Every year an illustrious selection committee comprising established designers, industry commentators and previous winners sit down and debate possible recipients of The British Land Celebration of Design Awards across four categories. The eventual winners are chosen from a wide range of design disciplines and awarded for their exceptional contribution to their field.
“While there are no shortage of design awards, we wanted to do it differently: not just a big dinner that everyone has to buy tables for,” says Festival Director Ben Evans. “So we took the Nobel Prize route – there’s no shortlist, just a winner. So that means there’s no losers either.”
The Medal itself is designed by esteemed jewellery designer Hannah Martin and represents the once ubiquitous London bird, the Cockney Sparrow, in flight.
The eminent panel of judges come to their decision entirely independently, with Festival Chairman Sir John Sorrell only getting the casting vote in the event of a tie. “In 2011 there was a big debate as Thomas Heatherwick was arguing strongly for Vidal Sassoon,” recalls Evans. “Ron Arad ended up winning that year, but we decided there and then to invent a Lifetime Achievement award. That particular year it was a stunning evening at St Paul’s, and Vidal Sassoon flew over especially from California despite being in ill health. He spoke in the most eloquent way about the fact that he had countless hairdressing awards but had never been given recognition by the design community before, and talked about how he’d always wanted to be an architect when he was growing up. The room was full of these legends from the design world and many of them were moved to tears.”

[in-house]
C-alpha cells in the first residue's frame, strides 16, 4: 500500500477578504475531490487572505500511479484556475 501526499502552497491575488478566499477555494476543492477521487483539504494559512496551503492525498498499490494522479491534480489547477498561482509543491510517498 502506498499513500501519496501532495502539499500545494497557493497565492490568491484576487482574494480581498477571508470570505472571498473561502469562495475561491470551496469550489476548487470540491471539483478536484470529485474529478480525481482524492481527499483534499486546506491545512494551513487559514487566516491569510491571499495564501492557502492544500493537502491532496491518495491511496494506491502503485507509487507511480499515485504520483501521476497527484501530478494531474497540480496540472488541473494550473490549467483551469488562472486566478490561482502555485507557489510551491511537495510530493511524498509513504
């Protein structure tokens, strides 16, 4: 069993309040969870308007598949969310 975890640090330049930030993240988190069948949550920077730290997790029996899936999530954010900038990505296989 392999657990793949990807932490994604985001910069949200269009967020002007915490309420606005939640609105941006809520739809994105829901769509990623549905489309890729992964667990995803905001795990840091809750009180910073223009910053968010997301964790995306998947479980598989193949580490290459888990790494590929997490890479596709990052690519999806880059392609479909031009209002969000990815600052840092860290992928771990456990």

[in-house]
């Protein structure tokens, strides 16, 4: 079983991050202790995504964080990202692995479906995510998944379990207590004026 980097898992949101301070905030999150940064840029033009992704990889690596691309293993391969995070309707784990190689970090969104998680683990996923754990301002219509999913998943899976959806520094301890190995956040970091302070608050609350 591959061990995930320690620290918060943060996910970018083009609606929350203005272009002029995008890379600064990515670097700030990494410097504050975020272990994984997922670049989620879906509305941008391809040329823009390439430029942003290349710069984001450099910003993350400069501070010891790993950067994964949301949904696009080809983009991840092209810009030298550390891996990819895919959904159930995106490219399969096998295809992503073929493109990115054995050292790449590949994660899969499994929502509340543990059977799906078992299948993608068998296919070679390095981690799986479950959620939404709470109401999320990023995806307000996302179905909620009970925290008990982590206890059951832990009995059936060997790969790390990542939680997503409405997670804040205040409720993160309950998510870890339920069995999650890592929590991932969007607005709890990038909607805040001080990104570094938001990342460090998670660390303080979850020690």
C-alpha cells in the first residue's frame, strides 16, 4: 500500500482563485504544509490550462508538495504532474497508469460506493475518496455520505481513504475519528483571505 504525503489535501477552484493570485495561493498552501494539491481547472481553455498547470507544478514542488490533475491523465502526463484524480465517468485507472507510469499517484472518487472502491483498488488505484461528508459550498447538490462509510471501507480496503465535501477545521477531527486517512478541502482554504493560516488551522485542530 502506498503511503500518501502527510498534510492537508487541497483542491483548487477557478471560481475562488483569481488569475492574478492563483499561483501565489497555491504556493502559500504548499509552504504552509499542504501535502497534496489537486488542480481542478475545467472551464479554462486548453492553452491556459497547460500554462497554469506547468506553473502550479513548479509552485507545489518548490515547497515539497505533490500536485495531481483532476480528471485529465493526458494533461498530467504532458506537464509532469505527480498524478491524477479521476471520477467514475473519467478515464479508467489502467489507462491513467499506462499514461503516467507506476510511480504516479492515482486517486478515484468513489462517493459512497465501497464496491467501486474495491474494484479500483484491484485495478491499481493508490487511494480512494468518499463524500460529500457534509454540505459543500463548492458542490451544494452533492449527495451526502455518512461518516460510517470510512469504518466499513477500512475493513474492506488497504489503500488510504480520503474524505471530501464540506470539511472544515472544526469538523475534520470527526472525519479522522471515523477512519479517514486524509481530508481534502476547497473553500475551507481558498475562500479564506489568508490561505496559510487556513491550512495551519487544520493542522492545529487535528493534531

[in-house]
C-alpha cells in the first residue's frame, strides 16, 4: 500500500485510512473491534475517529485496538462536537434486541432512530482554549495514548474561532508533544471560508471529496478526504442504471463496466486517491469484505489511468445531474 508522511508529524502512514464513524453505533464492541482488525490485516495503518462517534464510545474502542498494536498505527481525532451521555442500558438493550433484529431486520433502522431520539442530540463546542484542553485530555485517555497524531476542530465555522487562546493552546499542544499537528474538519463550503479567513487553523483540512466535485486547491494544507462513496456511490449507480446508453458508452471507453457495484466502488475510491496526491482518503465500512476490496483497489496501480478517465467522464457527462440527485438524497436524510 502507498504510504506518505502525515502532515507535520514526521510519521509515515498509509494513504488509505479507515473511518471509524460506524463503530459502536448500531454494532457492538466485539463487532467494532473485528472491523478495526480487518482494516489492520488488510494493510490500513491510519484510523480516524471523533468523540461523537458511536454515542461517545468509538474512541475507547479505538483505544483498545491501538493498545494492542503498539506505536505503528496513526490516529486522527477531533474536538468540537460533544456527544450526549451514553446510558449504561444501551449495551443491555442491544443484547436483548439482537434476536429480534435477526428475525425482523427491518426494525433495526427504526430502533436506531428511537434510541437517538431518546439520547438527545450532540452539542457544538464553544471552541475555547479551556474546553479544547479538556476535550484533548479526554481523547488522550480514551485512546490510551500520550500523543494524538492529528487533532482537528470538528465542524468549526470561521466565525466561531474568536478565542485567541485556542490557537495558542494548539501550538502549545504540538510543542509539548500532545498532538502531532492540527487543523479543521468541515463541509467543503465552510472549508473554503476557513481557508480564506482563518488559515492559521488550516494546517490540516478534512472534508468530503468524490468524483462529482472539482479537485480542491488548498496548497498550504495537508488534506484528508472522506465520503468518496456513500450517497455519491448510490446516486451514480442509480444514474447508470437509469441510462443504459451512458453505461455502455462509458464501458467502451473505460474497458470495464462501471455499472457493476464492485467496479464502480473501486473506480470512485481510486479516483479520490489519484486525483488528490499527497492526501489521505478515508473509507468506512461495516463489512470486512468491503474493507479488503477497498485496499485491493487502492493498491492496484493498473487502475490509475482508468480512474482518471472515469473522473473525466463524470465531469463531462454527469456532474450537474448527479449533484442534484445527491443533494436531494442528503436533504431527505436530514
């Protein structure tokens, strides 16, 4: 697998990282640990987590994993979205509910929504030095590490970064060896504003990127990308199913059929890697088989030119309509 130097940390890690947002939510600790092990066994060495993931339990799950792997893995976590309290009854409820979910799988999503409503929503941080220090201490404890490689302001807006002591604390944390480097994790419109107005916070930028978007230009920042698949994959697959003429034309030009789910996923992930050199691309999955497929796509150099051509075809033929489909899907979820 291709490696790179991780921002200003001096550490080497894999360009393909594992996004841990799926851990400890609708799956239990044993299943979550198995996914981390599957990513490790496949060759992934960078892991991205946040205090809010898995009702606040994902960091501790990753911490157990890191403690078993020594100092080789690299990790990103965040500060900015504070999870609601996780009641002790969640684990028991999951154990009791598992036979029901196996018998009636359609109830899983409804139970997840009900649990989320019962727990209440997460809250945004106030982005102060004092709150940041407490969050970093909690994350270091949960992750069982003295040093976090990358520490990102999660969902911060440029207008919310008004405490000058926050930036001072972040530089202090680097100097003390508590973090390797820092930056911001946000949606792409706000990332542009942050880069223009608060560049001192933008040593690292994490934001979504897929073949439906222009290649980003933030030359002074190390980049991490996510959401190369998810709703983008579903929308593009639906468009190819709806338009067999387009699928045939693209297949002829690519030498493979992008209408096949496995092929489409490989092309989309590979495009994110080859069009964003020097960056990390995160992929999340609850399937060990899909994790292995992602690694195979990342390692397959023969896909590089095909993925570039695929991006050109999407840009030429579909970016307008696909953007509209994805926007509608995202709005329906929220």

“Since then, we have integrated extra award categories to recognise individuals at different stages of their careers. The winners are announced in our Awards dinner; in 2014 it was at the top of the new Leadenhall Building with spectacular views across London.”